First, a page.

My scientific approach
Studying emotion is about understanding why a person’s heart may race before a blind date, why someone can get goosebumps while looking over a sweeping canyon, and why we have daily ups and downs. These experiences vary in many ways. But scientists usually only investigate a few (2-6) emotional states or prototypical facial expressions at a time. This is a major reason why findings in emotion science have been ambiguous — by way of analogy, imagine trying to draw conclusions about the effect of brain size on intelligence by comparing a parrot, a dog, and an octopus.
To better understand emotion, we first document how it varies. We can then study how different dimensions of emotion correspond to variability in the situations we encounter, in the patterns of brain activity they evoke, in physiological responses like goosebumps, heart palpitations, panting, and sweating, and in expressions of the face, body, and voice — and apply machine learning to recognize these emotion-related responses when they occur.
Understanding the diversity of emotion isn’t simple. We’ve introduced new statistical methods to explore how many different dimensions of emotion are evoked by video and music, conveyed via facial and vocal expression, and described using words and emoji. Among the many products of this work are maps that visualize taxonomies of emotion-related response, within and across cultures. These visualizations capture complexities in emotional response that are otherwise difficult to grasp.
State spaces of emotion are defined by their conceptualization, dimensionality, and distribution.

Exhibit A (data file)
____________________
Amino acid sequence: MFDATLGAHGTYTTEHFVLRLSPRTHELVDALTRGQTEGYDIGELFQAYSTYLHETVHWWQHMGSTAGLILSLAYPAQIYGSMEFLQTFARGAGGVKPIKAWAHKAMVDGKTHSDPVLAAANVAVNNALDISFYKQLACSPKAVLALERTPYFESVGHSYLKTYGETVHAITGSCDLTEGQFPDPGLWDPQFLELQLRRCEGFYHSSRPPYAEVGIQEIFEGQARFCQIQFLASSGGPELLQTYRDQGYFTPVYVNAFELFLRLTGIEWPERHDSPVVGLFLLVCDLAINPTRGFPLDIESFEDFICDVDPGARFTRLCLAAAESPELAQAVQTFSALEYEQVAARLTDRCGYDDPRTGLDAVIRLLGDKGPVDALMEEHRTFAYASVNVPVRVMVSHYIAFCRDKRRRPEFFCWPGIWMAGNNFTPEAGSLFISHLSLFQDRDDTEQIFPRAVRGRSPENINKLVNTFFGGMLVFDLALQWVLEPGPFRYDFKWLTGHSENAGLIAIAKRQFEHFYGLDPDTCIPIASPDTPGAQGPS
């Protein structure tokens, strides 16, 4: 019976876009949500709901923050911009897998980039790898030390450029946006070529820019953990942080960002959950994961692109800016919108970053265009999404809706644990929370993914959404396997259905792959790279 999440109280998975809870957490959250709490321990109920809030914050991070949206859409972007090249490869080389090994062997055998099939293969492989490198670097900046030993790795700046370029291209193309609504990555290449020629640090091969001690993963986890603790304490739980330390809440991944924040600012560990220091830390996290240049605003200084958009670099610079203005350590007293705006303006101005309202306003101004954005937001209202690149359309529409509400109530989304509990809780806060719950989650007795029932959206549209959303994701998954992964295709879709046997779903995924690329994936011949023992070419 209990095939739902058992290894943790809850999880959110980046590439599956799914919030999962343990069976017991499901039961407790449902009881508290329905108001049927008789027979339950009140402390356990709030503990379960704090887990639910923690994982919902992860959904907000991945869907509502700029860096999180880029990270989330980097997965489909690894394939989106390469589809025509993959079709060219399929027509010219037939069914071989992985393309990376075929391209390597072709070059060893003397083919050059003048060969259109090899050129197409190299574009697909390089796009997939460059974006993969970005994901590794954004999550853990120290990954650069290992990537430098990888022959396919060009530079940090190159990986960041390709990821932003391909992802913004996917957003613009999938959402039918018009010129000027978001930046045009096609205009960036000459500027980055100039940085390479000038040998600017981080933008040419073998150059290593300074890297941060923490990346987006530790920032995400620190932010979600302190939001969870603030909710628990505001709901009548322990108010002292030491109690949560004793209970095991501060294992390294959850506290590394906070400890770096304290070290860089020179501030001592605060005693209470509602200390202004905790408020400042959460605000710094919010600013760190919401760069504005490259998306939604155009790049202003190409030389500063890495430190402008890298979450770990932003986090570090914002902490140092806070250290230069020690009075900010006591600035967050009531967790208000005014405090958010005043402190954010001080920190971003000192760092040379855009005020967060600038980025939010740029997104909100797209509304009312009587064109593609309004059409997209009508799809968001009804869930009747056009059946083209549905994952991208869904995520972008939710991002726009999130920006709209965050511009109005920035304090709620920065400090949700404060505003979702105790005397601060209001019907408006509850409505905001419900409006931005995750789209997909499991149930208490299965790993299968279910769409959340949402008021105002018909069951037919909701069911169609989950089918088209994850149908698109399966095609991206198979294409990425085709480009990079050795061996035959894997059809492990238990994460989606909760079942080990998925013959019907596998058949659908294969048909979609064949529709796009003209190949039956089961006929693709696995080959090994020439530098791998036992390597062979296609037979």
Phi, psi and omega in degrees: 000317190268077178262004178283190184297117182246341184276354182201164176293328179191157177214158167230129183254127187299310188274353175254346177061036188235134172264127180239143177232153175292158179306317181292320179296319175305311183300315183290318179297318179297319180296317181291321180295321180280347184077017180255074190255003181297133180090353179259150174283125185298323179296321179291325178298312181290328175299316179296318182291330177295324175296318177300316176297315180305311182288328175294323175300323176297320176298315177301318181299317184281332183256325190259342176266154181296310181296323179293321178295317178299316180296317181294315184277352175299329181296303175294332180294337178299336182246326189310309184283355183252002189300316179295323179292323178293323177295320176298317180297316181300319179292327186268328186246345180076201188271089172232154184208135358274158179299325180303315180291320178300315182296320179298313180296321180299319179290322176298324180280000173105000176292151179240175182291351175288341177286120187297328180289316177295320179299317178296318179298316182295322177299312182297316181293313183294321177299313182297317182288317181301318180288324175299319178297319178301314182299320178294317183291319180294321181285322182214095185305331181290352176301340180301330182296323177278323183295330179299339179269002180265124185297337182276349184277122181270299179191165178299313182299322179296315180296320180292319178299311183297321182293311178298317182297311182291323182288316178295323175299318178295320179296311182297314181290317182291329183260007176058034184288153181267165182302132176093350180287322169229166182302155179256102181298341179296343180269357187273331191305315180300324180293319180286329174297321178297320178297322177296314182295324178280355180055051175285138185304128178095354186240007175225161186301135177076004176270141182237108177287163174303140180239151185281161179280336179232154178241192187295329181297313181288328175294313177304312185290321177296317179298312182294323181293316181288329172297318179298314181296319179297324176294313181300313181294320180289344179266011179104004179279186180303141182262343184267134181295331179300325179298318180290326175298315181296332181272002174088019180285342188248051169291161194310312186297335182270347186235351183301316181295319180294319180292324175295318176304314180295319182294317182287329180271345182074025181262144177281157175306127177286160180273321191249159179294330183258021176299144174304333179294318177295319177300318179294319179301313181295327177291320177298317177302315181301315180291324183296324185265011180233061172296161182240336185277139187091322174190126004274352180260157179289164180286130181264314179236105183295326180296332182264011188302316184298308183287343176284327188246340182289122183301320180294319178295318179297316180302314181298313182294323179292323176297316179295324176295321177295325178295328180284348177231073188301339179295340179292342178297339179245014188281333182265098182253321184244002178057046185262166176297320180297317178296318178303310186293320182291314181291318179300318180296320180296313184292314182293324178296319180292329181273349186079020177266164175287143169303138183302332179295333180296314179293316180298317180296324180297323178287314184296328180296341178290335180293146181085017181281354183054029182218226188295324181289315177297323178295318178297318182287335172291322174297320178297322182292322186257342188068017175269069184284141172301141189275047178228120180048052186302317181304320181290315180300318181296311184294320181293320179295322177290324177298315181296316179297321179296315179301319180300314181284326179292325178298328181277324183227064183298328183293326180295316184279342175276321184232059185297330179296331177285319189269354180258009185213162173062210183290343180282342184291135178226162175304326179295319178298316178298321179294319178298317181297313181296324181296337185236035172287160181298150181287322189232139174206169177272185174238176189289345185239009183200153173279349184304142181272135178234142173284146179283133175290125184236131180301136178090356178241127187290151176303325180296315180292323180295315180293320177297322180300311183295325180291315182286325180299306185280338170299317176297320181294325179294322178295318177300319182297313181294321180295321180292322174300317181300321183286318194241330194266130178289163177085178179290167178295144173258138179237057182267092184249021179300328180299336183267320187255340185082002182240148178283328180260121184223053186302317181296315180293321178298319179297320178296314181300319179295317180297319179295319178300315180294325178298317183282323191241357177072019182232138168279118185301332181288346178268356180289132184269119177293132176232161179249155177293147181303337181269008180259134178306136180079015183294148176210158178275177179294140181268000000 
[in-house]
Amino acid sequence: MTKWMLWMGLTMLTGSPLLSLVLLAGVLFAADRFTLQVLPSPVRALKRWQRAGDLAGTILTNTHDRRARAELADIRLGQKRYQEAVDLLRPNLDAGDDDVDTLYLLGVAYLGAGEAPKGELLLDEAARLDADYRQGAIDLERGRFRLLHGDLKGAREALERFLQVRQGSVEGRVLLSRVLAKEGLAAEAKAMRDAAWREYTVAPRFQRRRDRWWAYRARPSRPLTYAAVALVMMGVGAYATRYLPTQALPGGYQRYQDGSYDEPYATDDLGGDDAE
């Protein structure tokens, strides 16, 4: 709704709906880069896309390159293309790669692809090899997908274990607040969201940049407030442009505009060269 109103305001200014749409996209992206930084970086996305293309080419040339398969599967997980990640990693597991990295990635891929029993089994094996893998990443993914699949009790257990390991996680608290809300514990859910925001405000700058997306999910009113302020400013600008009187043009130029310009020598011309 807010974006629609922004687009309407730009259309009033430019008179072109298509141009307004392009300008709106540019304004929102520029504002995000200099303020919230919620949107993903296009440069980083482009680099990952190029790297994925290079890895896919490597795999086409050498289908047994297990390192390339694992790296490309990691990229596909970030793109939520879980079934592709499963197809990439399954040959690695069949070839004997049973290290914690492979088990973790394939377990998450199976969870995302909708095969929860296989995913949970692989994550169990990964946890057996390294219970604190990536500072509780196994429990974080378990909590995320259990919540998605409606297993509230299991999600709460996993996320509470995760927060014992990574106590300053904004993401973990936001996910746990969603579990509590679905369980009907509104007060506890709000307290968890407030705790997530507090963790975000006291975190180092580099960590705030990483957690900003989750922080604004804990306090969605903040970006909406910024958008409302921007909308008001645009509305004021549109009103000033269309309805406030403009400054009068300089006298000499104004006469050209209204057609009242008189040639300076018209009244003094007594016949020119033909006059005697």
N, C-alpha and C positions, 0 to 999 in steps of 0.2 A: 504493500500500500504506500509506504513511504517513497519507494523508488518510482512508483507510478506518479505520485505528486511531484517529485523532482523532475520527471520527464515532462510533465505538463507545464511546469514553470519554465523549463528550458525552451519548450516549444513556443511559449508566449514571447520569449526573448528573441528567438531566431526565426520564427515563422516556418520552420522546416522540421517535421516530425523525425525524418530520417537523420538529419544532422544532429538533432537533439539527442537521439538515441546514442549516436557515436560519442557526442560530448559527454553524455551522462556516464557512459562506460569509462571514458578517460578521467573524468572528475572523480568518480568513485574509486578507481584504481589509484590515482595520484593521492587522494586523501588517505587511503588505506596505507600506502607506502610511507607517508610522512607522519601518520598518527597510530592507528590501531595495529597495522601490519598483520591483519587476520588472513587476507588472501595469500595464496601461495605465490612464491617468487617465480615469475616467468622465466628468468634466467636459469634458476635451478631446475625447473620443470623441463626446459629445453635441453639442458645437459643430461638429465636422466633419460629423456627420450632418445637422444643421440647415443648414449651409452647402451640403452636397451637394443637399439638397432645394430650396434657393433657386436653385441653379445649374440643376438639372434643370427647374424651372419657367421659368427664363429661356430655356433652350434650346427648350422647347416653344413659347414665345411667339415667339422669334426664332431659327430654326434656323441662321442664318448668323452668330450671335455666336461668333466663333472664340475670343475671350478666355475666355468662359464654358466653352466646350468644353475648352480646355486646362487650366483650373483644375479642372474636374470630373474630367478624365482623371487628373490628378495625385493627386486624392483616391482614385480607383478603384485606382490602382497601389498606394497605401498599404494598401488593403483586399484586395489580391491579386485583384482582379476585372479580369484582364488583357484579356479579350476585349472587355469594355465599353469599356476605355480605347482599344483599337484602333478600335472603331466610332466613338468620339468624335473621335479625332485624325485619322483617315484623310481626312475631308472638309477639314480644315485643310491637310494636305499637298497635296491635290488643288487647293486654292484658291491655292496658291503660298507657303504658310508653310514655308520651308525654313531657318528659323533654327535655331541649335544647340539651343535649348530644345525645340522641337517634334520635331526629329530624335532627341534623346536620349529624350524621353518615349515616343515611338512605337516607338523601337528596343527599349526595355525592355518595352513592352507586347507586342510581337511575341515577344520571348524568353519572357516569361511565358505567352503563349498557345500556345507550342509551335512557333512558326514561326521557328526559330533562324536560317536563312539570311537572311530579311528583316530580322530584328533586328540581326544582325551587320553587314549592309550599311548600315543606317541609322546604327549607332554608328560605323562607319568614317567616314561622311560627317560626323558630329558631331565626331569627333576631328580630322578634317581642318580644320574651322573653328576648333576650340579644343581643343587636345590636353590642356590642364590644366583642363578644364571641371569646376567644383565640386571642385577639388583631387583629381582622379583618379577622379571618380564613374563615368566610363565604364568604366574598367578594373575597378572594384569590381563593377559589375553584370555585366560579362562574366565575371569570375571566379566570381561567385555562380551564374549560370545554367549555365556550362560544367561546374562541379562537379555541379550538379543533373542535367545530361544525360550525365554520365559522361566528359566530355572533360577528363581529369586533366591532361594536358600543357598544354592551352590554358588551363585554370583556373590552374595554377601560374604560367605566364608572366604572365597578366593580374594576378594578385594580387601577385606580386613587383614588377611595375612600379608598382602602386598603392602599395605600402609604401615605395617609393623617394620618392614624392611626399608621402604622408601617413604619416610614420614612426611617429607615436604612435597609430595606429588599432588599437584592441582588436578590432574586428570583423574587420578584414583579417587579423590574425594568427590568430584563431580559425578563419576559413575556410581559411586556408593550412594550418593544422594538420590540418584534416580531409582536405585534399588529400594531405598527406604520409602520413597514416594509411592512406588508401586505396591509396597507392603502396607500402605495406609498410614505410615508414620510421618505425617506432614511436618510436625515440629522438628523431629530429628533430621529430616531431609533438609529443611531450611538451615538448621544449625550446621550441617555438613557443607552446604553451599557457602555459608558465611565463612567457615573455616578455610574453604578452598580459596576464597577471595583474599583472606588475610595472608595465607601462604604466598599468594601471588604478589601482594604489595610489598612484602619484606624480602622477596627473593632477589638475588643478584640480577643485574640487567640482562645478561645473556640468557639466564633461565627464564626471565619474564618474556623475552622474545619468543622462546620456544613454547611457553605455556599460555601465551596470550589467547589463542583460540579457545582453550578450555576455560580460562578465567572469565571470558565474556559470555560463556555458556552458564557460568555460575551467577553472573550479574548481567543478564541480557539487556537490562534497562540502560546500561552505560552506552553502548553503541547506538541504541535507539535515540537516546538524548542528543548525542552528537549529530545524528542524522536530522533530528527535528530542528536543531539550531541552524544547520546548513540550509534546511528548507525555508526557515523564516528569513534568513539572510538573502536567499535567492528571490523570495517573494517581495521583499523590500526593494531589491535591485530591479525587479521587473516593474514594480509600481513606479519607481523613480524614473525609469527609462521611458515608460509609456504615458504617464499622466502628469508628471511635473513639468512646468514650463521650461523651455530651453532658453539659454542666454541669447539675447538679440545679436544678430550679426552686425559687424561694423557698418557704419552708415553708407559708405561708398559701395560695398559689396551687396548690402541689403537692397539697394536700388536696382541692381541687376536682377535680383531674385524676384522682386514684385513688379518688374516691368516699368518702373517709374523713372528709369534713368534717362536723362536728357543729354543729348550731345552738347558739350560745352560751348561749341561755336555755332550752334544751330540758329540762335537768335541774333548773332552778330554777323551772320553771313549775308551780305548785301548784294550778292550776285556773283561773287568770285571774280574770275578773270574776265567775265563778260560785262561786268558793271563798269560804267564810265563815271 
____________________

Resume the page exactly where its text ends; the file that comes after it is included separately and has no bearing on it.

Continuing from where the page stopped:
Once we’ve documented the structure of human emotion-related responses, we’ll be better positioned to develop technology that accounts for our wellbeing, anticipates our implicit goals when we interact with computers and with people, and can optimize for the affective states that we’re seeking out during a given interaction — for example, when selecting music that fits the mood, taking a picture to use as a professional headshot, or recalling conversation topics that got us excited the last time we talked to someone.
I developed this approach to emotion with Dacher Keltner at UC Berkeley. Much of this work would also not have been possible without the help of my collaborators from around the world: at UC Berkeley (Samy Abdel Ghaffar, Joseph Ocampo, Maria Monroy, Bob Knight, Colin Hoy, Regina Lapate), the University of Washington in St. Louis (Hillary Anger Elfenbein), the University of Amsterdam (Disa Sauter, Xia Fang), Stockholm University (Petri Laukka), ATR in Kyoto (Yukiyasu Kamitani, Tomoyasu Horikawa), Google, and Facebook/Instagram.
Interested in collaborating?